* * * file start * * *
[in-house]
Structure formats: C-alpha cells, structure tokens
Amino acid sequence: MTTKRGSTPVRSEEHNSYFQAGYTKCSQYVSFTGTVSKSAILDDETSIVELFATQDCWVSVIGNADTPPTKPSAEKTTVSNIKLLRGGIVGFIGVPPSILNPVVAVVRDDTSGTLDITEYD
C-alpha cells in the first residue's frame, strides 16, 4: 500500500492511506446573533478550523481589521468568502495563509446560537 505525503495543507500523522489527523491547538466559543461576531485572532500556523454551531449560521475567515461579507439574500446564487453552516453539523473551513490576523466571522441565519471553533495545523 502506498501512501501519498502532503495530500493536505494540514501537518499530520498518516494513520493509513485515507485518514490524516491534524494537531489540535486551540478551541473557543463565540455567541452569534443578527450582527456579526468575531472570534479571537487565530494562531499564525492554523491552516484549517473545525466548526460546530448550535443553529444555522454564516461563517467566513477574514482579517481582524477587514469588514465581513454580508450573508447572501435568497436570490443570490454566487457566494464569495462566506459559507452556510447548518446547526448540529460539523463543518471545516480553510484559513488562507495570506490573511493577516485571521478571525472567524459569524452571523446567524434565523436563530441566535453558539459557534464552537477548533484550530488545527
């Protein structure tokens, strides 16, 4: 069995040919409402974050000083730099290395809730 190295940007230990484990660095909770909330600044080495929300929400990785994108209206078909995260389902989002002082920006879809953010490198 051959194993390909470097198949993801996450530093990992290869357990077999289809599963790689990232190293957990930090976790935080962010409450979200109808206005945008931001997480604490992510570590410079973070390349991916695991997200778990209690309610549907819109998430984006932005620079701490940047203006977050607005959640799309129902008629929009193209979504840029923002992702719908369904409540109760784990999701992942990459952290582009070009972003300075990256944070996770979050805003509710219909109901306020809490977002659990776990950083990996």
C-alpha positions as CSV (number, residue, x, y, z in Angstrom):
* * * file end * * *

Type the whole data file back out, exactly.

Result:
[in-house]
Structure formats: C-alpha cells, structure tokens
Amino acid sequence: MTTKRGSTPVRSEEHNSYFQAGYTKCSQYVSFTGTVSKSAILDDETSIVELFATQDCWVSVIGNADTPPTKPSAEKTTVSNIKLLRGGIVGFIGVPPSILNPVVAVVRDDTSGTLDITEYD
C-alpha cells in the first residue's frame, strides 16, 4: 500500500492511506446573533478550523481589521468568502495563509446560537 505525503495543507500523522489527523491547538466559543461576531485572532500556523454551531449560521475567515461579507439574500446564487453552516453539523473551513490576523466571522441565519471553533495545523 502506498501512501501519498502532503495530500493536505494540514501537518499530520498518516494513520493509513485515507485518514490524516491534524494537531489540535486551540478551541473557543463565540455567541452569534443578527450582527456579526468575531472570534479571537487565530494562531499564525492554523491552516484549517473545525466548526460546530448550535443553529444555522454564516461563517467566513477574514482579517481582524477587514469588514465581513454580508450573508447572501435568497436570490443570490454566487457566494464569495462566506459559507452556510447548518446547526448540529460539523463543518471545516480553510484559513488562507495570506490573511493577516485571521478571525472567524459569524452571523446567524434565523436563530441566535453558539459557534464552537477548533484550530488545527
């Protein structure tokens, strides 16, 4: 069995040919409402974050000083730099290395809730 190295940007230990484990660095909770909330600044080495929300929400990785994108209206078909995260389902989002002082920006879809953010490198 051959194993390909470097198949993801996450530093990992290869357990077999289809599963790689990232190293957990930090976790935080962010409450979200109808206005945008931001997480604490992510570590410079973070390349991916695991997200778990209690309610549907819109998430984006932005620079701490940047203006977050607005959640799309129902008629929009193209979504840029923002992702719908369904409540109760784990999701992942990459952290582009070009972003300075990256944070996770979050805003509710219909109901306020809490977002659990776990950083990996």
C-alpha positions as CSV (number, residue, x, y, z in Angstrom):